That seed started to grow, and before I knew it, I was reading all the DVDVRs that I could get my hands on. They were talking about wrestlers doing things in the ring that I never thought mattered. The way a wrestler would throw a Punch, why it mattered that Bull Nakano looked at her opponent a certain way, and so on and so forth. All that mattered to me previously to discovering DVDVR was workrate, and what they were talking about was most definitely not workrate. It made me question the way I was approaching wrestling, and I noticed the way I was discussing wrestling began to evolve as well.
Removed a few years from that, I realize now that the mistake I made was thinking that what the DVDVR folk were talking about had nothing to do with workrate. What they had to say was workrate in a nutshell; workrate as I have come to believe it to be. Action in the ring without meaning is, well, meaningless. It is the little glances, the body mannerisms, the rolling of the eyes, cocking of a head, positioning of a move, etc. that make the in-ring action work. In a wrestling match, the wrestlers are always working, and it is not always tied to action.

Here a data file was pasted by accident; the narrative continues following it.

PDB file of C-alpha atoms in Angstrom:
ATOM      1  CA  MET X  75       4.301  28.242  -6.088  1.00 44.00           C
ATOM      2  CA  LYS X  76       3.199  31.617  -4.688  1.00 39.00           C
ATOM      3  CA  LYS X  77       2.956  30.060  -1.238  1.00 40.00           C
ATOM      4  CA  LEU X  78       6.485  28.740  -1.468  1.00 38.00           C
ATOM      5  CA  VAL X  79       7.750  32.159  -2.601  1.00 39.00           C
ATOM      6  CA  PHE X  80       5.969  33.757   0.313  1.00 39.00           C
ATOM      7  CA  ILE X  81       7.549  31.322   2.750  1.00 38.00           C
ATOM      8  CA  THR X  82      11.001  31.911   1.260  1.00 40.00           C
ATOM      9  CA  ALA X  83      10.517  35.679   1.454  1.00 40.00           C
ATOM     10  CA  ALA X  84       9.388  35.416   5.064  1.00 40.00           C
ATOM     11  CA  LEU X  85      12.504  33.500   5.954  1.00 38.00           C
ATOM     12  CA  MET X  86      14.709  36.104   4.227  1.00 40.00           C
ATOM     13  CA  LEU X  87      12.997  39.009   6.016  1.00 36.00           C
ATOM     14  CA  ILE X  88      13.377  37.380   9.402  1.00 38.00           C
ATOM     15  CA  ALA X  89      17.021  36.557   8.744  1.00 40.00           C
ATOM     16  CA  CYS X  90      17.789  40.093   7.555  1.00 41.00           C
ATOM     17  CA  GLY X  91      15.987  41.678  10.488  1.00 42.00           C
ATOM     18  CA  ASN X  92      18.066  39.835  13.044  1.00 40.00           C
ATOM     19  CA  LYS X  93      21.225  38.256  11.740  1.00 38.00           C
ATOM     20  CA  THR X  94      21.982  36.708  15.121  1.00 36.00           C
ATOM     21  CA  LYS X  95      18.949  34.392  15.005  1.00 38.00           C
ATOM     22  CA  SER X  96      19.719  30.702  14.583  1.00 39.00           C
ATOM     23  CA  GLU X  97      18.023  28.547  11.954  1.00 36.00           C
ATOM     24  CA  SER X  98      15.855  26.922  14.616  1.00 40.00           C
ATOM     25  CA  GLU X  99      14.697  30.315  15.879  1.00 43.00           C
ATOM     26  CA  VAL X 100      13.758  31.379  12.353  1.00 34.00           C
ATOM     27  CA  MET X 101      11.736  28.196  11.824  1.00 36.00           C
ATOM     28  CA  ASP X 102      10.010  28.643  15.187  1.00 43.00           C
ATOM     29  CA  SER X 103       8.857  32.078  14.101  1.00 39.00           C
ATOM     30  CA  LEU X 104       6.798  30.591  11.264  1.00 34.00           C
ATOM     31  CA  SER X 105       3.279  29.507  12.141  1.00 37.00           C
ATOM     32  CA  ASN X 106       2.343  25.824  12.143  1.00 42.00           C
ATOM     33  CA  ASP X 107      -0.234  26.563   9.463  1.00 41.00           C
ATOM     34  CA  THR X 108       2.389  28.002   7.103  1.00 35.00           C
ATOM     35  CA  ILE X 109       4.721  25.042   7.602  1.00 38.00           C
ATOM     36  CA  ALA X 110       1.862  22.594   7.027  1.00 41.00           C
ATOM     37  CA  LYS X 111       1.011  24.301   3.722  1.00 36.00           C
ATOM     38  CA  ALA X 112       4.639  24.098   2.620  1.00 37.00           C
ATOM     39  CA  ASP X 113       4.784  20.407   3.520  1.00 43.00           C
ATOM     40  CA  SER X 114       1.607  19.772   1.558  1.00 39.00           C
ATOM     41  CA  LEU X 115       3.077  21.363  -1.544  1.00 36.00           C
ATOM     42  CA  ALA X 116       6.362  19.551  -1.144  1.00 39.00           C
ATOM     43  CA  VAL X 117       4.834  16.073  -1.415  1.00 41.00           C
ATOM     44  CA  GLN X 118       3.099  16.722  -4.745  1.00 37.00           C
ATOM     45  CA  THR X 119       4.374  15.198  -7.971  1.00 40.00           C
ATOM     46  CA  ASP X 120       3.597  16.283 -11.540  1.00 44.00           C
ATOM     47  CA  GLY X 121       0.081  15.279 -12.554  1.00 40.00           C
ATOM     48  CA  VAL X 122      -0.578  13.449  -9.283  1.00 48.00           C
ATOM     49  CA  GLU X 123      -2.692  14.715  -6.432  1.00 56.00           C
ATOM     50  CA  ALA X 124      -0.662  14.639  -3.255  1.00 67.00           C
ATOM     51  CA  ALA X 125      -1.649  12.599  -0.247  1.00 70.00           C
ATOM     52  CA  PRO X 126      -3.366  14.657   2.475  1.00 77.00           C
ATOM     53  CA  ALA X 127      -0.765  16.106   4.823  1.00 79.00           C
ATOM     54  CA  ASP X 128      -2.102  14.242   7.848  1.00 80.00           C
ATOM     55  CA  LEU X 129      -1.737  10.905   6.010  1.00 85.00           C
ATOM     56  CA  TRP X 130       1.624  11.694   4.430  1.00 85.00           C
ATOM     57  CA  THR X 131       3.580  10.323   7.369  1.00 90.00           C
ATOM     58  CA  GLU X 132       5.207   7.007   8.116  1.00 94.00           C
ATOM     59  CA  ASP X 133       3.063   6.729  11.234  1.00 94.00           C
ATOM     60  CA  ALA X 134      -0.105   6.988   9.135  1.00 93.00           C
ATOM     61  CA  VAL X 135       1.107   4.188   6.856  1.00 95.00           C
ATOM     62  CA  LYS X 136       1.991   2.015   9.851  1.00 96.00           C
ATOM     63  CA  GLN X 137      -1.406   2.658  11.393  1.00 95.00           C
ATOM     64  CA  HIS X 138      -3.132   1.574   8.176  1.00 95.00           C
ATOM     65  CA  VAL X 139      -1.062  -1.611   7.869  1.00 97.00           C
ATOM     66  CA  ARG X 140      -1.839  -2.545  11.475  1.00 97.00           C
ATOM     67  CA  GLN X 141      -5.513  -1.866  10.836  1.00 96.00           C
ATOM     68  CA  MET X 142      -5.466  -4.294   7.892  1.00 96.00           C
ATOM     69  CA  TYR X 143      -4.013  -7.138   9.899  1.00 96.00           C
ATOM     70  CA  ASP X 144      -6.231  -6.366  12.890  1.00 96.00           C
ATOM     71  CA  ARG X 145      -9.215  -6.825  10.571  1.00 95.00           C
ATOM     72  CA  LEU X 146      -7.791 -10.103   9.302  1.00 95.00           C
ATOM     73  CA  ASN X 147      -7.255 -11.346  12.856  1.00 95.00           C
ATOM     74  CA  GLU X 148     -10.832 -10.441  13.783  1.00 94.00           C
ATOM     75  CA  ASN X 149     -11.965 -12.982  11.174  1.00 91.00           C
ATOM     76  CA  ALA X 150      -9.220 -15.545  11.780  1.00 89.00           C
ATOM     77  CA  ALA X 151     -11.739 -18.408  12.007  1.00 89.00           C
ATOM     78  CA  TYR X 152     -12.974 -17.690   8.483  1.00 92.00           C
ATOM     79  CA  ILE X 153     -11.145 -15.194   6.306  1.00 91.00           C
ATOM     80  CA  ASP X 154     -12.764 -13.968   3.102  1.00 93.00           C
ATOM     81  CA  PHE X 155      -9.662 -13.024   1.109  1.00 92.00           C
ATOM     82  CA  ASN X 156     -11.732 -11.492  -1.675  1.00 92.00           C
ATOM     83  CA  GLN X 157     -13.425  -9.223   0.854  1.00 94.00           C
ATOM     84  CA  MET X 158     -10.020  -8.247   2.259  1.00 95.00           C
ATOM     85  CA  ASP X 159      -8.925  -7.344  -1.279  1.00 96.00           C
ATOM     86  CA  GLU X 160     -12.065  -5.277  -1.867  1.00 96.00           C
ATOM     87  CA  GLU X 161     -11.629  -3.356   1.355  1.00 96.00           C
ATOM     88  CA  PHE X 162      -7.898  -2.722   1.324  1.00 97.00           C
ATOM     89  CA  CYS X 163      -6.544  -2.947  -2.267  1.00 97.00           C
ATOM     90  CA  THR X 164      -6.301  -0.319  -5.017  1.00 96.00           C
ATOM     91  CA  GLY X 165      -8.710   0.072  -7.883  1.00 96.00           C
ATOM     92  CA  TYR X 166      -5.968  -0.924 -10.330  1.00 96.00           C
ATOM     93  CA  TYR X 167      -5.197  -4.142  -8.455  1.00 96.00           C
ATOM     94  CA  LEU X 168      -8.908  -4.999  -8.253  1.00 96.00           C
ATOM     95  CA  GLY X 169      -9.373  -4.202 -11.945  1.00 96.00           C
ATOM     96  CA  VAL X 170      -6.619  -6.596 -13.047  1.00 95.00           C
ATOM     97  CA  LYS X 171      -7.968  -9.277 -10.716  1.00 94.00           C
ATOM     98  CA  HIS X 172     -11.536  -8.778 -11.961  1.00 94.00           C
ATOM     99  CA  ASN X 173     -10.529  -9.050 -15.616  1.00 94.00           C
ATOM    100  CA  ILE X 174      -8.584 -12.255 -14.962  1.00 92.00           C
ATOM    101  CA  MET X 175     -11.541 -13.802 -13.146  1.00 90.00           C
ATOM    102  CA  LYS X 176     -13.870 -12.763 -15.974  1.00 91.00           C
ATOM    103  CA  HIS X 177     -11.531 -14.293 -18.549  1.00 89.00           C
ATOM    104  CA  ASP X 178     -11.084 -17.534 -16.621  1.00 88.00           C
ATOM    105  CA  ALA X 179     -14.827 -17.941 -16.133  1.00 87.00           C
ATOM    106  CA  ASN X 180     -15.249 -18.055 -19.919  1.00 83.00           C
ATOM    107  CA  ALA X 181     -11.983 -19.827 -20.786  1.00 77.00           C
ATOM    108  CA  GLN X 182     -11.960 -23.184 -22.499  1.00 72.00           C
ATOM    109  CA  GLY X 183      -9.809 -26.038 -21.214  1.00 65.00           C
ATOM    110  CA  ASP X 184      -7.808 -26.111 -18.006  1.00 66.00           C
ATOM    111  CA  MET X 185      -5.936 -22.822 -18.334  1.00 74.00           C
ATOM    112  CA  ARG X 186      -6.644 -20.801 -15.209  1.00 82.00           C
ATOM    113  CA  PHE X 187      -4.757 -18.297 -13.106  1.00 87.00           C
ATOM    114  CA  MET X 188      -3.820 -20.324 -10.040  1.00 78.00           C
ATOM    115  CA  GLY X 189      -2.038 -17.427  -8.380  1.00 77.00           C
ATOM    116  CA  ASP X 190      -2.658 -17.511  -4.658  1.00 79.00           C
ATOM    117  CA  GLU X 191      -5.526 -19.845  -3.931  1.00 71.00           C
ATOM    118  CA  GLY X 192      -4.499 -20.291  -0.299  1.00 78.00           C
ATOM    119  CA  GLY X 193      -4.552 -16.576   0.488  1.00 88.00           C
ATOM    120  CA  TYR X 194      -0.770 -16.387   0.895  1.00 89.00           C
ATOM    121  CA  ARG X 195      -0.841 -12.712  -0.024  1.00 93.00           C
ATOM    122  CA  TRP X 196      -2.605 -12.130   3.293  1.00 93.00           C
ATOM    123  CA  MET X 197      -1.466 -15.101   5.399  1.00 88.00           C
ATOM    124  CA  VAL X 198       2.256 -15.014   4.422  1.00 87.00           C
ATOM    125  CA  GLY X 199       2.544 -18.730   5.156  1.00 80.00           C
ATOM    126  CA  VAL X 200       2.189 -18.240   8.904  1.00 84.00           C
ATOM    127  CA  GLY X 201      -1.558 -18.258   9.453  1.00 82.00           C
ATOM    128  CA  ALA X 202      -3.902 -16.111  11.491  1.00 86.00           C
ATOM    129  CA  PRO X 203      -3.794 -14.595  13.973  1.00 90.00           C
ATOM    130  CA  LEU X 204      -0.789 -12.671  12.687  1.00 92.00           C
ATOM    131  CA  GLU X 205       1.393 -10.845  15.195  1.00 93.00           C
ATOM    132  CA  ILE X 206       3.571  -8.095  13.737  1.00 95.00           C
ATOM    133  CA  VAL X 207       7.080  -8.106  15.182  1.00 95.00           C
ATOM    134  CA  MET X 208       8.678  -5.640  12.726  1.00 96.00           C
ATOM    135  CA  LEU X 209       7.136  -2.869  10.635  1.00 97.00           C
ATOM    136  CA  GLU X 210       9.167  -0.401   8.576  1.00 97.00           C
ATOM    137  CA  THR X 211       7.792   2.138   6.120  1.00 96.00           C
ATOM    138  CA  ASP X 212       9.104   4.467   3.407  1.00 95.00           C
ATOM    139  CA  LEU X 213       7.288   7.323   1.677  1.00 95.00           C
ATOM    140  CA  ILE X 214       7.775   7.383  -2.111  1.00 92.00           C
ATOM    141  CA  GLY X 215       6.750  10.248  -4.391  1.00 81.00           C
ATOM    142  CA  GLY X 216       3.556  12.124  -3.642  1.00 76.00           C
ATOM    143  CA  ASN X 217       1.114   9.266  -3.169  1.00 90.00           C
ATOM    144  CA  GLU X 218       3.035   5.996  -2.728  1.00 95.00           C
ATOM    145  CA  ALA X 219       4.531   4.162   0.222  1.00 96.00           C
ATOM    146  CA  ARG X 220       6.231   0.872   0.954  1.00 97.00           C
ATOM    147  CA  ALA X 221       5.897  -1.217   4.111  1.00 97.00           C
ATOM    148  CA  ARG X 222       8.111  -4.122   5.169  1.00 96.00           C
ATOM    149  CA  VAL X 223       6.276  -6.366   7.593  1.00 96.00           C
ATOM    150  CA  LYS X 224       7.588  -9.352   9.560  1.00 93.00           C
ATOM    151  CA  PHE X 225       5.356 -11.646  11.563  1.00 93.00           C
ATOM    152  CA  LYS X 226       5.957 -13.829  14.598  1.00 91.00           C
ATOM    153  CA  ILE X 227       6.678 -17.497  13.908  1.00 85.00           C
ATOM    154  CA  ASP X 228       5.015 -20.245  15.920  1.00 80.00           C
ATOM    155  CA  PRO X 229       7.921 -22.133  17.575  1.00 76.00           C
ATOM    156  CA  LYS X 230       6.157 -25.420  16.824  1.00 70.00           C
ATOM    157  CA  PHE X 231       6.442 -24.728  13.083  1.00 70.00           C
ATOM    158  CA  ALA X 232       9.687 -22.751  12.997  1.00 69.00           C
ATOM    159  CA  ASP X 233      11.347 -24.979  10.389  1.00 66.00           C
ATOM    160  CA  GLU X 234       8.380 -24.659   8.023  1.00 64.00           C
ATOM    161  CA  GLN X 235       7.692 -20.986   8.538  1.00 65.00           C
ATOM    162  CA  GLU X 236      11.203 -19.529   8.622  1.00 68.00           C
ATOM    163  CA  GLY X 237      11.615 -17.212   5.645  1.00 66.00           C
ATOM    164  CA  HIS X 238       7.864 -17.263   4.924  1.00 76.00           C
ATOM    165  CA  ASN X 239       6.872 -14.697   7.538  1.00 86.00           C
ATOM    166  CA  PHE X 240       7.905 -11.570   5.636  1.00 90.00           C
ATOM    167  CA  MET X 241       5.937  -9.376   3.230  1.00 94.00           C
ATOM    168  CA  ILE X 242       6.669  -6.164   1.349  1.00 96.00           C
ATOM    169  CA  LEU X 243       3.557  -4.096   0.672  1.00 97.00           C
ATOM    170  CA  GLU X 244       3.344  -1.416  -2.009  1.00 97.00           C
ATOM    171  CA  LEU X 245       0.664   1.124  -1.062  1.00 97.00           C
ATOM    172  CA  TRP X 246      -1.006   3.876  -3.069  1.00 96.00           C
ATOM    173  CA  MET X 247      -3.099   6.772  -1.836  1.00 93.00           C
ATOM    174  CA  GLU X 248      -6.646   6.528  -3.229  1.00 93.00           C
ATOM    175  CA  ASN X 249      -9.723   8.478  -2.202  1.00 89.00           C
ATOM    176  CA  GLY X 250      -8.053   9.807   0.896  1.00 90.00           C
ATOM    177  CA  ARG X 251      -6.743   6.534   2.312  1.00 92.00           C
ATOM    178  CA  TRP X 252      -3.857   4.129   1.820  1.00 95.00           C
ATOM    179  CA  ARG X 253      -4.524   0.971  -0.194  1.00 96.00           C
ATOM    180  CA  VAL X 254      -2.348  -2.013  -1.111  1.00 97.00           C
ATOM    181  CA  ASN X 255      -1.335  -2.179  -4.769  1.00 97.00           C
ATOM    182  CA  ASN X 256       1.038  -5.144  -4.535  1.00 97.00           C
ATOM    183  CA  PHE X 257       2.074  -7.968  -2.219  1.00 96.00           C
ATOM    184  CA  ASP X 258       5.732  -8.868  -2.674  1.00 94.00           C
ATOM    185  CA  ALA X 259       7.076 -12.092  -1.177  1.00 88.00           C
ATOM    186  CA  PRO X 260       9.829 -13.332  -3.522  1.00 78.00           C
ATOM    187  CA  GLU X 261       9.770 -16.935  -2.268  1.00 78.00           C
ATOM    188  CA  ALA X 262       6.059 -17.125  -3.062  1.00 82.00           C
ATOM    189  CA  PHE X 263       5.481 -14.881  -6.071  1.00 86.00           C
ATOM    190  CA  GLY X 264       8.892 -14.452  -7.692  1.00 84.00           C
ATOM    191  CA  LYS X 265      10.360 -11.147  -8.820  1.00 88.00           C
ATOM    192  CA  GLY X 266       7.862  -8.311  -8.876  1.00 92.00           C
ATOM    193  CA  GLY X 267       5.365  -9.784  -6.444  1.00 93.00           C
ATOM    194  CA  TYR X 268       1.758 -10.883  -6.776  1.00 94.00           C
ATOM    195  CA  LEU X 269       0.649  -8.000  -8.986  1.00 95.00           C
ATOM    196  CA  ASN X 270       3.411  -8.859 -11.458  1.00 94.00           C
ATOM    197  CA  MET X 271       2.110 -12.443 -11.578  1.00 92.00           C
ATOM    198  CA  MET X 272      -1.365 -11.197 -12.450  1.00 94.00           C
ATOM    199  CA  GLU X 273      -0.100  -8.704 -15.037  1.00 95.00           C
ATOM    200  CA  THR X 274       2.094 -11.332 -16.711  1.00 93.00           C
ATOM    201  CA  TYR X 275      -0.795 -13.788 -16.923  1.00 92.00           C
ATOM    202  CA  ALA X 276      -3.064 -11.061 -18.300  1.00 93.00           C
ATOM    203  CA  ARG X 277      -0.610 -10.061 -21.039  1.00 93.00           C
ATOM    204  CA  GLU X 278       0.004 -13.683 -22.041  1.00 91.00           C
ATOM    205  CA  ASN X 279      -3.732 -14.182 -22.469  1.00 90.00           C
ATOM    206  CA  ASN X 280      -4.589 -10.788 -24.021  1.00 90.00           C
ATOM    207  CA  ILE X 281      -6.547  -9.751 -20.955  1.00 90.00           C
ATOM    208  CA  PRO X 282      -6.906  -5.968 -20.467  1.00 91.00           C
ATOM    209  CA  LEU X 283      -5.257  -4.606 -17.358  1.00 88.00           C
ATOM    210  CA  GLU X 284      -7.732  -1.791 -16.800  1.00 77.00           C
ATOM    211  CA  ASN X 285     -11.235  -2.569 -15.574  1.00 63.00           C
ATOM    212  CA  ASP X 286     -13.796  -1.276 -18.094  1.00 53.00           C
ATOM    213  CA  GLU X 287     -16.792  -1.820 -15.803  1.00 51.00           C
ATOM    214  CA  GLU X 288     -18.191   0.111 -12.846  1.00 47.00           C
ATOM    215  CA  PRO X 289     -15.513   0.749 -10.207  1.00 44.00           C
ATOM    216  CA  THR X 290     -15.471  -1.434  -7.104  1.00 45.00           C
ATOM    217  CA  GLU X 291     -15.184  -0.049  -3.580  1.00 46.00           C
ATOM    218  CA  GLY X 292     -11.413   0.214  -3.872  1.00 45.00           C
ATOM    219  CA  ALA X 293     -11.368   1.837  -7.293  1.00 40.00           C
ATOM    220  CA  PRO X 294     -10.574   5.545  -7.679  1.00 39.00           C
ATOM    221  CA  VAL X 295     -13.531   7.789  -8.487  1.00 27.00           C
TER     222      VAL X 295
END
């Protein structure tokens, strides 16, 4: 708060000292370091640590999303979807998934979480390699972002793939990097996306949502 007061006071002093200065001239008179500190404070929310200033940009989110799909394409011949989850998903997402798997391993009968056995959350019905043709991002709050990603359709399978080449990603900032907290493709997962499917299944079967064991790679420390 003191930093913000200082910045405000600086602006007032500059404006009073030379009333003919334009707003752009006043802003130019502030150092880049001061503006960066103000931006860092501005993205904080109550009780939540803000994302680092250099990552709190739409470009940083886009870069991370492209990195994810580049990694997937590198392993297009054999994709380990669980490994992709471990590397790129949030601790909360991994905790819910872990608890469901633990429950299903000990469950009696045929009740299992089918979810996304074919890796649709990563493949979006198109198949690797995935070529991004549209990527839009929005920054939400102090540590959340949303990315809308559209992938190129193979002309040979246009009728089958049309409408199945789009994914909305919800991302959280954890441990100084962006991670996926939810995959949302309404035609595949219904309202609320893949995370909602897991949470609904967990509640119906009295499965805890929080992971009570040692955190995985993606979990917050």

The above does not mean that every single wrestler on the face of a planet is a workrate wrestler. There remains a difference between workrate wrestlers and lazy wrestlers. However, there are plenty of workers who I used to think of as lazy that I now realize are as far removed from lazy as can be. John Tenta is not lazy; he is a very economical worker who makes great use of space and timing in the way he orchestrates his matches. He works his tail off in his matches and delivers elements that are just as important as any “go, go, go” action sequence.